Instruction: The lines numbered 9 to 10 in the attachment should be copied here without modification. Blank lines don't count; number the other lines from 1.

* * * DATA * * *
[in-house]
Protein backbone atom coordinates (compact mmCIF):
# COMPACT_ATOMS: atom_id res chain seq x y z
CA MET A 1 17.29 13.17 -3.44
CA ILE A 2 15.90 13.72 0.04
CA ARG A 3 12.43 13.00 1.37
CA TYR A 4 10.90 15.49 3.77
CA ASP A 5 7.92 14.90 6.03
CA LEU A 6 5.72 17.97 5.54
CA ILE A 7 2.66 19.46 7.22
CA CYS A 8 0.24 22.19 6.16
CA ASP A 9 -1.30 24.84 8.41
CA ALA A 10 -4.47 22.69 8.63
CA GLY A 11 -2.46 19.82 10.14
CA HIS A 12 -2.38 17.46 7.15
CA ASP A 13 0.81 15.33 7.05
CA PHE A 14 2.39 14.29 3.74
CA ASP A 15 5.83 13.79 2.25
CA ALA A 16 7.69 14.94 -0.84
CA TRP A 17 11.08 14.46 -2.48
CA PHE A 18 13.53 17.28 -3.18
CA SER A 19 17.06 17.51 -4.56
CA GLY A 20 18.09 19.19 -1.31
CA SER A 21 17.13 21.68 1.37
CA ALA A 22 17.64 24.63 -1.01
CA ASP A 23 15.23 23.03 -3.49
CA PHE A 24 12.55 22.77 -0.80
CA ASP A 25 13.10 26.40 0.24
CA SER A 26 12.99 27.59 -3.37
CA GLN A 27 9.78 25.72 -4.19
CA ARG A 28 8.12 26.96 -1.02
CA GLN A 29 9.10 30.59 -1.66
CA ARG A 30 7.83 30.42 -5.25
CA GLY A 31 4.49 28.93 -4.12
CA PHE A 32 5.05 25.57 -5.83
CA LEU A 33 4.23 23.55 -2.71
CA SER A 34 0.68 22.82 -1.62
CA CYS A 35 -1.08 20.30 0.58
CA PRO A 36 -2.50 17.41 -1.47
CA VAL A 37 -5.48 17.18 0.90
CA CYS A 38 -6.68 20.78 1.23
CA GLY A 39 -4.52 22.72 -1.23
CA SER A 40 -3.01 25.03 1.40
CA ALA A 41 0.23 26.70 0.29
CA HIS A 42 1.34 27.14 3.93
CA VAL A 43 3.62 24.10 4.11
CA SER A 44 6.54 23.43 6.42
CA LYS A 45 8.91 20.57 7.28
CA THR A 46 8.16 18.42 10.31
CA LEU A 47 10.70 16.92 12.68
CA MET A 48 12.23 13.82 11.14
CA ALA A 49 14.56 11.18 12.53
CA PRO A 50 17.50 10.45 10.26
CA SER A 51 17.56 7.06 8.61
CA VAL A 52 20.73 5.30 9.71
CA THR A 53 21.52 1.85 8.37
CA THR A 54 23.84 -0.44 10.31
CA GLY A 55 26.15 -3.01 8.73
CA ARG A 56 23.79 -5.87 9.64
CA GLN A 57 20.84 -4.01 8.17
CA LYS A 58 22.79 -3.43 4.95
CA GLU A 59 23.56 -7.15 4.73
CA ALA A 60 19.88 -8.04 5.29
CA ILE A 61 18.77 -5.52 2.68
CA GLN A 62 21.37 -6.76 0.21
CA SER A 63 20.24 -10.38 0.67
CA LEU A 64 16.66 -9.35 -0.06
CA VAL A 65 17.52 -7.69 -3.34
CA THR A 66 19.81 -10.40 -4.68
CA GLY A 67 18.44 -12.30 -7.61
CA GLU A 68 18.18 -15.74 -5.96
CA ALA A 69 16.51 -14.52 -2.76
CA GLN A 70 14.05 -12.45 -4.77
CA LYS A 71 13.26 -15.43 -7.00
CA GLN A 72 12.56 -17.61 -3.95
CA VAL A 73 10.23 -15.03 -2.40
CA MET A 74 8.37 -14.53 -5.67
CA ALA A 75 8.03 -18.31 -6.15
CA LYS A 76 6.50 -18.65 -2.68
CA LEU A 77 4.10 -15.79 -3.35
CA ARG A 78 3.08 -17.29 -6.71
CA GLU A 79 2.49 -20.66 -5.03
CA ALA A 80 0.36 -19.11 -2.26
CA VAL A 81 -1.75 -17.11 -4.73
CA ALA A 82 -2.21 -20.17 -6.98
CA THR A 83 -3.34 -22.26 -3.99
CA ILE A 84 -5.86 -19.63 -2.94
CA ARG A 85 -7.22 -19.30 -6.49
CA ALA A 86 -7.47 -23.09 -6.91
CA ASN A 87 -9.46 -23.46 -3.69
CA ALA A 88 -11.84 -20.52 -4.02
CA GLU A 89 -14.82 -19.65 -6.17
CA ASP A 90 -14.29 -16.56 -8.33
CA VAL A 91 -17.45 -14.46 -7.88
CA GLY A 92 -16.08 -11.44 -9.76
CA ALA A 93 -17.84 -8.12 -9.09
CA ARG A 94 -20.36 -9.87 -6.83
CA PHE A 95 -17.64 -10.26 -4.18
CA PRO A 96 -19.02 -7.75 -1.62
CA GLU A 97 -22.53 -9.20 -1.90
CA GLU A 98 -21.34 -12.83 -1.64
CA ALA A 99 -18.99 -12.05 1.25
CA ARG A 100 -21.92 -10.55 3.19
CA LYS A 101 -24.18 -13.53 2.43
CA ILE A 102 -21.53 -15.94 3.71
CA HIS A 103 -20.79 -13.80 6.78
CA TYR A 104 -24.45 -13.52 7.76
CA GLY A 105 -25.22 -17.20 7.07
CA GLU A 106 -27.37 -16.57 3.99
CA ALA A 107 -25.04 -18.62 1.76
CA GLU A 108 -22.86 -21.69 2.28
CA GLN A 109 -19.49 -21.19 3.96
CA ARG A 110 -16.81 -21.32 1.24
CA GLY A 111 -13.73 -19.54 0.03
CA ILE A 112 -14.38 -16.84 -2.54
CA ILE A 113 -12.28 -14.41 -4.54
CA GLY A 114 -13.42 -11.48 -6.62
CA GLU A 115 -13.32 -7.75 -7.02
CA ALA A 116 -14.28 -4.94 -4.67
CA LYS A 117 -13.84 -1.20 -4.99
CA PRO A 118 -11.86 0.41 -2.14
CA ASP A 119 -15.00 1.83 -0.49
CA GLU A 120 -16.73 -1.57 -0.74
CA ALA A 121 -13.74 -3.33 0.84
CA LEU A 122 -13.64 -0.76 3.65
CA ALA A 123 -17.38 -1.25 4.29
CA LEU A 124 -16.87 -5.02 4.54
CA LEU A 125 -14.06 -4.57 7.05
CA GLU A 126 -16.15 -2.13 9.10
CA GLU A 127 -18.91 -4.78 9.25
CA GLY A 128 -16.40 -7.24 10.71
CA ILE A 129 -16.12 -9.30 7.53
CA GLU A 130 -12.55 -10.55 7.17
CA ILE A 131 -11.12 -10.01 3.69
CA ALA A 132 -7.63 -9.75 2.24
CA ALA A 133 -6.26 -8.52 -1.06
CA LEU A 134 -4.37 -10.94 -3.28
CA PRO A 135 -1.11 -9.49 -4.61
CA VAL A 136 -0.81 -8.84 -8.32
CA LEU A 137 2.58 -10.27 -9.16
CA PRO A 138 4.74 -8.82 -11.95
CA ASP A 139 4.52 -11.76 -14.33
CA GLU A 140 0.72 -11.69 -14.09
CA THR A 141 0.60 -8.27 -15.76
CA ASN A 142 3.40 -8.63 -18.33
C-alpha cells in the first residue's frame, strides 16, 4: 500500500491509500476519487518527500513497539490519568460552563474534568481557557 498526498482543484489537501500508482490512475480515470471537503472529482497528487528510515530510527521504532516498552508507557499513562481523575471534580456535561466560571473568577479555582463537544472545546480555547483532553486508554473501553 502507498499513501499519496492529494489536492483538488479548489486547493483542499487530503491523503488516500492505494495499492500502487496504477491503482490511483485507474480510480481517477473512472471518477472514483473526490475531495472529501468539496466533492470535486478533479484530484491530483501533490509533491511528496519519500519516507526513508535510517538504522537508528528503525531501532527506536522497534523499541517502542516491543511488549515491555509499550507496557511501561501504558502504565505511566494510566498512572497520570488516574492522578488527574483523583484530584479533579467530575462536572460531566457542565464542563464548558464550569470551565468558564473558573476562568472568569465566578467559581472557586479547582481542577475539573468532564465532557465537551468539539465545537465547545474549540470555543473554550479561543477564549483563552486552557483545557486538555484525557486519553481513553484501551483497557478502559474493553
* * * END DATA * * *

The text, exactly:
CA LEU A 6 5.72 17.97 5.54
CA ILE A 7 2.66 19.46 7.22